Community Gardener: Groundcovers

Community Gardening

by Lynn Barber / Published December 2014

Groundcovers, a Florida-friendly turfgrass alternative, add color and texture to your landscape in areas where turf won’t grow or you don’t want it to grow. In time, groundcovers require fewer inputs than turfgrass such as fertilizer, pesticides, water, and overall maintenance. There are several Florida-friendly turfgrasses. As with all plant additions and before making the purchase, consider your site conditions: sun, shade, soil pH and type, wet, dry, mature size, and deed restrictions.

1214-plants2-secondary-picA few that do well in north, central, and south Florida are Perennial Peanut, Bronze Beauty Jasmine, and St. Bernard’s Lily.

Perennial Peanut, Arachis glabrata, has a slow- to medium-growth rate and can reach a height of ½–1 foot and a spread of 1–8 feet. How fast it spreads and its height depends on the cultivar. It prefers slightly acidic to slightly alkaline soil pH, 6.0–7.2, and sandy soil. Soil moisture should be well drained. Perennial Peanut has high drought and salt tolerance and thrives in full sun. Perennial peanut has a lovely rounded leaf, dies back above ground in the winter, but the rhizomes remain alive underground. The plants return in the spring and produce yellow/orange flowers from summer through fall. This plant withstands foot traffic, needs no nitrogen fertilizer, and may spread aggressively. It can be damaged by frost in north and central Florida.


    Lynn Barber, Agent, University of Florida/IFAS Extension, Hillsborough County, is responsible for educating residents on the nine principles of the Florida Friendly LandscapingTM program. These principles include right plant right place, water efficiently, fertilize appropriately, mulch, attract wildlife, manage yard pests responsibly, recycle, reduce stormwater runoff, and protect the waterfront. Barber is past president of the Florida Association of Natural Resource Extension Professionals and has received numerous awards for programming, publications, and television and radio segments. As a Master Gardener, she has given back thousands of hours in environmental horticulture education to the community.


Bronze Beauty Jasmine, Trachelospermum jasminoides ‘Bronze Beauty’, is a fast growing groundcover that can reach a height of 1–3 feet and spread of approximately 1–15 feet plus. It thrives in full sun and does well in partial shade. This plant prefers well-drained to medium well-drained soil moisture and tolerates any soil pH from 4.5–8.0. Any soil texture works, from clay loam to sandy loam, from sandy to sandy clay. Bronze Beauty Jasmine has medium drought tolerance. This groundcover produces small, white flowers and is a beauty because of the three foliage colors: dark green, light green, and a reddish-bronze.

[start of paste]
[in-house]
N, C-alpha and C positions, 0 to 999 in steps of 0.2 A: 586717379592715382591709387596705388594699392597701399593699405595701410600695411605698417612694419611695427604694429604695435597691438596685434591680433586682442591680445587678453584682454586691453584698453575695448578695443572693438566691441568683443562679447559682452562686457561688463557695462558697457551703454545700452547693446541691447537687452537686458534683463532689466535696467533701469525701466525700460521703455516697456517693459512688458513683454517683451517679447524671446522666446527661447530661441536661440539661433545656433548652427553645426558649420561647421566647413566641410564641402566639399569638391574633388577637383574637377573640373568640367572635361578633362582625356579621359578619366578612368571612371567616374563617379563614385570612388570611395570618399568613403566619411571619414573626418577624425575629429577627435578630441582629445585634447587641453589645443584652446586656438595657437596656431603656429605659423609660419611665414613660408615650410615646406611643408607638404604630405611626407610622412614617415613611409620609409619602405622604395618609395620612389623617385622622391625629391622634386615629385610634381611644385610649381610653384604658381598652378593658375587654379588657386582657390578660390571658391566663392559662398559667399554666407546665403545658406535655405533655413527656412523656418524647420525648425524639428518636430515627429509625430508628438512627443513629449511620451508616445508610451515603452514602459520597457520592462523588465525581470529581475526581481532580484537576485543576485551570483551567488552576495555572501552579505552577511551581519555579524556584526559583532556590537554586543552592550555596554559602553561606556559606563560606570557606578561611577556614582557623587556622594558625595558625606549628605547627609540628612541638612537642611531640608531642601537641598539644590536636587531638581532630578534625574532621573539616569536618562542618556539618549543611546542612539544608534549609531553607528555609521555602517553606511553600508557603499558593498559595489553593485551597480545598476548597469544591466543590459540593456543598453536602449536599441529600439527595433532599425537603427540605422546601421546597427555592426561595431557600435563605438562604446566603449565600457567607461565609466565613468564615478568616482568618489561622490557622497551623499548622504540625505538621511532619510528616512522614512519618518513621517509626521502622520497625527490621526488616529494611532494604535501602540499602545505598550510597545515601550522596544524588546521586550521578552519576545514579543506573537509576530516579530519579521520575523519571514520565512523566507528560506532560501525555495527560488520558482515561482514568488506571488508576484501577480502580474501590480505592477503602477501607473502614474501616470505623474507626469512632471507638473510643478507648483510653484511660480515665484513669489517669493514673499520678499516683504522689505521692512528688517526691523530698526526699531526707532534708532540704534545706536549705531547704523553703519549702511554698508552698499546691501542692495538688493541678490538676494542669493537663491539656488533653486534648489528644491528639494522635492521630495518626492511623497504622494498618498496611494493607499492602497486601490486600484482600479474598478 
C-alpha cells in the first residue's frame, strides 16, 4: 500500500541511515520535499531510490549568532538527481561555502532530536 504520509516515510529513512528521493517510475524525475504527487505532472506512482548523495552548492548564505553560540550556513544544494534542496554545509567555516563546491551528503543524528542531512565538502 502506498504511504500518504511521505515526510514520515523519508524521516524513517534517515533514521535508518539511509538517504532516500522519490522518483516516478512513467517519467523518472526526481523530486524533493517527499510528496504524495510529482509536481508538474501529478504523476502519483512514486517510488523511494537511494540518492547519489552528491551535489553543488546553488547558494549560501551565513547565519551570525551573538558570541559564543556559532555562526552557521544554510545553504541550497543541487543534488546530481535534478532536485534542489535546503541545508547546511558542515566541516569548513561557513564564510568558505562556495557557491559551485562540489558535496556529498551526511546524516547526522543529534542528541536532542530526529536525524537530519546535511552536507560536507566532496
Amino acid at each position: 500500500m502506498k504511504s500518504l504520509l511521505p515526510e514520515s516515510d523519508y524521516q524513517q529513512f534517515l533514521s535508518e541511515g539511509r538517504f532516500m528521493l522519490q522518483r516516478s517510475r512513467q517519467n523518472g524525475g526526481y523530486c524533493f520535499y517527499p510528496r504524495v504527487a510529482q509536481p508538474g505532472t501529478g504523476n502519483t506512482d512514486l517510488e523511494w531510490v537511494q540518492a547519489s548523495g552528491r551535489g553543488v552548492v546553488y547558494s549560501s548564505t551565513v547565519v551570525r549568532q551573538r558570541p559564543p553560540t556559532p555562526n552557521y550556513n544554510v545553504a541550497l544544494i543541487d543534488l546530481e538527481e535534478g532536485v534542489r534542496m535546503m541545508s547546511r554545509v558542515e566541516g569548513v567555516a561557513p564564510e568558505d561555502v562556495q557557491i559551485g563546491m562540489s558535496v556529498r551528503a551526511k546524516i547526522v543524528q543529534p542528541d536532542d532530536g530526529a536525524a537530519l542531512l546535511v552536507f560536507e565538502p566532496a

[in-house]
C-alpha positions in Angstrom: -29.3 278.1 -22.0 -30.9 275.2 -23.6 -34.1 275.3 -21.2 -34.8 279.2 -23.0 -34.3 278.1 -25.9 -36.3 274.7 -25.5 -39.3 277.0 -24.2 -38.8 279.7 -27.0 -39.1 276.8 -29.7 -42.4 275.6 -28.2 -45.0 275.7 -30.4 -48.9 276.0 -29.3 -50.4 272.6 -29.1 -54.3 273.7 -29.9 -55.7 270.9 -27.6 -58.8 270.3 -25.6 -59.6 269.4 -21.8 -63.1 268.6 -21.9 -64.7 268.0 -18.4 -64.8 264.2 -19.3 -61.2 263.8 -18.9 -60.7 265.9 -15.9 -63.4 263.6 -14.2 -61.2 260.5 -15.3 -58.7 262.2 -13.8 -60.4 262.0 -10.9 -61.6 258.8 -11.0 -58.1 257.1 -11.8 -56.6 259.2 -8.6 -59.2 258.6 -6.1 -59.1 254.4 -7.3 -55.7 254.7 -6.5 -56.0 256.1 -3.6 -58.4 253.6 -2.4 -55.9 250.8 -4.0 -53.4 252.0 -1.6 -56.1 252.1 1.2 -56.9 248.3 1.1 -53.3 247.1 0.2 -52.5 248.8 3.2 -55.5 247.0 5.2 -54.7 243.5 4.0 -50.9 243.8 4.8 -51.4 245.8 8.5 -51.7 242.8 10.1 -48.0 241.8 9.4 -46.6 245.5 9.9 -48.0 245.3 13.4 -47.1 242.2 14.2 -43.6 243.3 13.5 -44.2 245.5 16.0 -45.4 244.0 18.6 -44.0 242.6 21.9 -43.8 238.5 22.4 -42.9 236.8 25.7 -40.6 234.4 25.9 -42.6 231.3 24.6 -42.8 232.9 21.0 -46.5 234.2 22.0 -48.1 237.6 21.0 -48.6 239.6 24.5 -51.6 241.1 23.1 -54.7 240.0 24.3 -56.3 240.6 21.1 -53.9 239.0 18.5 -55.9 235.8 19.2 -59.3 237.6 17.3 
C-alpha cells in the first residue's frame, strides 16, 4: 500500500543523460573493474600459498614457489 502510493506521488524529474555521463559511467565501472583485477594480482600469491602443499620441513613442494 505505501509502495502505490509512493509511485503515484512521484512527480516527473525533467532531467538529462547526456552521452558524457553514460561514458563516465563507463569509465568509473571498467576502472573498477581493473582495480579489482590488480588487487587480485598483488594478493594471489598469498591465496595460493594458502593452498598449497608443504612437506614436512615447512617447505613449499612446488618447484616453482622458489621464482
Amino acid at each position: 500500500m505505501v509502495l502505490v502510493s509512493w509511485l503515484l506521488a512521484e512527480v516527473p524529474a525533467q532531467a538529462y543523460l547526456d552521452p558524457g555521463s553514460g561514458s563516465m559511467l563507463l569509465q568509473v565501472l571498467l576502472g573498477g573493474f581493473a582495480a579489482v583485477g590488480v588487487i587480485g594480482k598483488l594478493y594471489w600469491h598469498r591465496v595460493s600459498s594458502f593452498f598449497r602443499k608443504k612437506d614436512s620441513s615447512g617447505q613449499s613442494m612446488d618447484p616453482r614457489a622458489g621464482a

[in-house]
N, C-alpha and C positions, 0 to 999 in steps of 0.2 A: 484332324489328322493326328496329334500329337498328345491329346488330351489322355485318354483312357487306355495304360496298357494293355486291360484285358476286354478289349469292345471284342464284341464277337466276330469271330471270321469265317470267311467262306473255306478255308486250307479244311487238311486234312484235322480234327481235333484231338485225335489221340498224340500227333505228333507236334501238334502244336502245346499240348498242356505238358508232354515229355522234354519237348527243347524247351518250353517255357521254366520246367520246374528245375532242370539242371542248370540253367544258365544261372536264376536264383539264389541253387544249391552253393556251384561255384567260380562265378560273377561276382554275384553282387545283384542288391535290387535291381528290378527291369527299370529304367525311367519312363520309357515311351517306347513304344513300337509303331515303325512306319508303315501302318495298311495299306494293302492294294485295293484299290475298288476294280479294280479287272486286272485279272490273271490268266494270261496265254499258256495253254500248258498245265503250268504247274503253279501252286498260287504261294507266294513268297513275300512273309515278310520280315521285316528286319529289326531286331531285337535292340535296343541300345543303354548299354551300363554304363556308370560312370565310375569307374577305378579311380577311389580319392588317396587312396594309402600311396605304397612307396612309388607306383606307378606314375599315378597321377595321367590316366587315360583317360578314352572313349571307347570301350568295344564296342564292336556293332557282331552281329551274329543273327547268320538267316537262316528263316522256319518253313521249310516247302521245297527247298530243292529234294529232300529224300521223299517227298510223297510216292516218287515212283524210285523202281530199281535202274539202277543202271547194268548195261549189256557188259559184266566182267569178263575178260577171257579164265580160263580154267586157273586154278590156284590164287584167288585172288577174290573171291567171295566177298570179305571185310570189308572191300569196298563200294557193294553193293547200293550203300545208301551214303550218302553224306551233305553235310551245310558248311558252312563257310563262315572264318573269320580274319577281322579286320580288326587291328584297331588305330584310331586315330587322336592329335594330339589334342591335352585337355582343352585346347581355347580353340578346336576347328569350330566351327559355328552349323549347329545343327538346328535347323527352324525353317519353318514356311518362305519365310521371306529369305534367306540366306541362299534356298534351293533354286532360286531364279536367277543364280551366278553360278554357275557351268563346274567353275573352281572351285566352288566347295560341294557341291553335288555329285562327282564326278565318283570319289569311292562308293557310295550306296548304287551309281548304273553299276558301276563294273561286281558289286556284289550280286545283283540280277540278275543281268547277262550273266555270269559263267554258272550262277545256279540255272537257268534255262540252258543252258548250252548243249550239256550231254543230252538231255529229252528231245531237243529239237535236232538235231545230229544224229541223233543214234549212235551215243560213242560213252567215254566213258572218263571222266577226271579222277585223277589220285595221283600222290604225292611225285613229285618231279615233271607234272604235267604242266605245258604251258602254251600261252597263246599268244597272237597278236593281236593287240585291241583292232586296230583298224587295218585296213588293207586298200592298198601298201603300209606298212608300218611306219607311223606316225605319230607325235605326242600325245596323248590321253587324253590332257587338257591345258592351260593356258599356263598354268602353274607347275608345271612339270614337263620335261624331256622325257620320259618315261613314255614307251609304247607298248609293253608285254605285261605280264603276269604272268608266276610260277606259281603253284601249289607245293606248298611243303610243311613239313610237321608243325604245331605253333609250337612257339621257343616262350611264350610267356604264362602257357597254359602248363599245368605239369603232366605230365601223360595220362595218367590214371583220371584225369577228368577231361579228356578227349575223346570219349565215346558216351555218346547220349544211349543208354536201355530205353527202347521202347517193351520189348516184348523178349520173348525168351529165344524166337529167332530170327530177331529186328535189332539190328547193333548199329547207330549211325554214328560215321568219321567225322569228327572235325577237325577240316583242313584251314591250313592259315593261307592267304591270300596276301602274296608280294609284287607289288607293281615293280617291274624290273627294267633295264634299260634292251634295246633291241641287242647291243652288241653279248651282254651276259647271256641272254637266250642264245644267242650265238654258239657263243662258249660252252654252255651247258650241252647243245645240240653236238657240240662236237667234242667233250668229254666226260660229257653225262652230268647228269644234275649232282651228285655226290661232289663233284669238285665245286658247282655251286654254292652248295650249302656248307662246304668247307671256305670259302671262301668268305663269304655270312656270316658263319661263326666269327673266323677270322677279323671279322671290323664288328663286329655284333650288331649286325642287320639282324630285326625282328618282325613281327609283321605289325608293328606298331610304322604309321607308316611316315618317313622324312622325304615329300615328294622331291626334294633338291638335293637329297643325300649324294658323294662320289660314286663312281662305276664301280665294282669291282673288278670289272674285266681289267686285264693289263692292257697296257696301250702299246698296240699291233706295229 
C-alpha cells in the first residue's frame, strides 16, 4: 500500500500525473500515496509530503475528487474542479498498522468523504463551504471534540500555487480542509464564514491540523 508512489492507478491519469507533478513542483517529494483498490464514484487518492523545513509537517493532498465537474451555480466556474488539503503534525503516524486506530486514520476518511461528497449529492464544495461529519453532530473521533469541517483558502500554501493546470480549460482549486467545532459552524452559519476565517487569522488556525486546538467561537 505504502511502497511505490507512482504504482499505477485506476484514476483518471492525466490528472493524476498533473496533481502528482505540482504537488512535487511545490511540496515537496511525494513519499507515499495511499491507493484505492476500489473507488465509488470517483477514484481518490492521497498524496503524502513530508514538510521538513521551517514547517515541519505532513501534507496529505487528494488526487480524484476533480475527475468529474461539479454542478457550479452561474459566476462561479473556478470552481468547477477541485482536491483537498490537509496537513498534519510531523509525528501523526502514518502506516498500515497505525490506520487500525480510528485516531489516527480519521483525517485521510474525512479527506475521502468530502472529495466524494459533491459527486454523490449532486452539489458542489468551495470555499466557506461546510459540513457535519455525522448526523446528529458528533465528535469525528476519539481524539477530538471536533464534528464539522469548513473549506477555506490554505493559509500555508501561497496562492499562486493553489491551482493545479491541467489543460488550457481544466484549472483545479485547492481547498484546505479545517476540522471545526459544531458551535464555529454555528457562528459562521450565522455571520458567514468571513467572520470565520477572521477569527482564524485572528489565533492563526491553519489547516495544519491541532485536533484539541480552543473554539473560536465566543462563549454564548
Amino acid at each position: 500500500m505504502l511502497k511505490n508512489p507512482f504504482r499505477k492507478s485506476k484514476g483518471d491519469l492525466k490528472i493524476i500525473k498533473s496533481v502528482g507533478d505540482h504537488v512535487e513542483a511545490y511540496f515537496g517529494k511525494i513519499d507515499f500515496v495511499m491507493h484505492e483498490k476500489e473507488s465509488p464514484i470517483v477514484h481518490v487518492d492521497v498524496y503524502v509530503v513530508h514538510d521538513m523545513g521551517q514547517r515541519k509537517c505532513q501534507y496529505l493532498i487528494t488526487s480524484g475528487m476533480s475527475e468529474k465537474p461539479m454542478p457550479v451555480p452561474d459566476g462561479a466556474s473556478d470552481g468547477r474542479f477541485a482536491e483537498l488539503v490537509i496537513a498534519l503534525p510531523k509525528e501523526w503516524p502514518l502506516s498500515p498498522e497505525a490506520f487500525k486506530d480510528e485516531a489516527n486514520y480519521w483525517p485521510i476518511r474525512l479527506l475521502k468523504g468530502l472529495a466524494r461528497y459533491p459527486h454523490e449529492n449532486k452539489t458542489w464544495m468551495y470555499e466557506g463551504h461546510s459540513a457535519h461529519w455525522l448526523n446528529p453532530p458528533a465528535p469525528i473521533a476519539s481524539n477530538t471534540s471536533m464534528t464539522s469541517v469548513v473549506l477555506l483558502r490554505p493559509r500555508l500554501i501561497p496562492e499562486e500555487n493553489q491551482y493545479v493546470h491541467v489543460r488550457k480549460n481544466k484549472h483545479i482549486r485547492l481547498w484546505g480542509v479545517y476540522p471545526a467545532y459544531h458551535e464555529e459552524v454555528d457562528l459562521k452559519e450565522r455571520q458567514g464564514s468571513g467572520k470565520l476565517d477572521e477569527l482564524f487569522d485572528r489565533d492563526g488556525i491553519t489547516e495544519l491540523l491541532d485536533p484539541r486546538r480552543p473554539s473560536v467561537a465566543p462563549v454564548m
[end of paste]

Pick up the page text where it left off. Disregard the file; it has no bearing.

1214-plants3-secondary-picBoth Perennial Peanut and Bronze Beauty Jasmine will fully cover an area within two to three years depending on the spacing. Both groundcovers, spaced 24 inches on center, which means from the center of one to the center of the next plant, would require 100 plants to cover 400 square feet. Placed 36 inches on center, 100 plants would cover 900 square feet. The difference is the amount of money you want to spend on the plants, how many holes you want to dig, the amount of mulch you want to purchase/spread, and how soon you want the area to be fully covered. Mulch is important because it retains moisture in the soil so you can water less once the plants are established. It also suppresses weeds and adds nutrients to the soil when it decomposes.

St. Bernard’s Lily, Anthericum liliago, is a fast growing plant that can reach a height of 1–1½ feet and spread of ½–1 foot. It is fast growing, prefers slightly acidic to slightly alkaline soil pH, 6.0–7.2. Any soil texture works, from clay loam to sandy loam, from sandy to sandy clay. Well-drained soil moisture is needed. 

1214-plants4-secondary-picIt has medium drought tolerance, thrives in full sun, and does well in partial shade. St. Bernard’s Lily produces white flowers year-round.

As always, follow the landscape or architectural control procedures in your deed restrictions before making changes. For more information about the nine principles of the Florida-Friendly LandscapingTM Program or for assistance with gardening-related questions, contact your local county UF/IFAS Extension and/or visit the University of Florida websites: and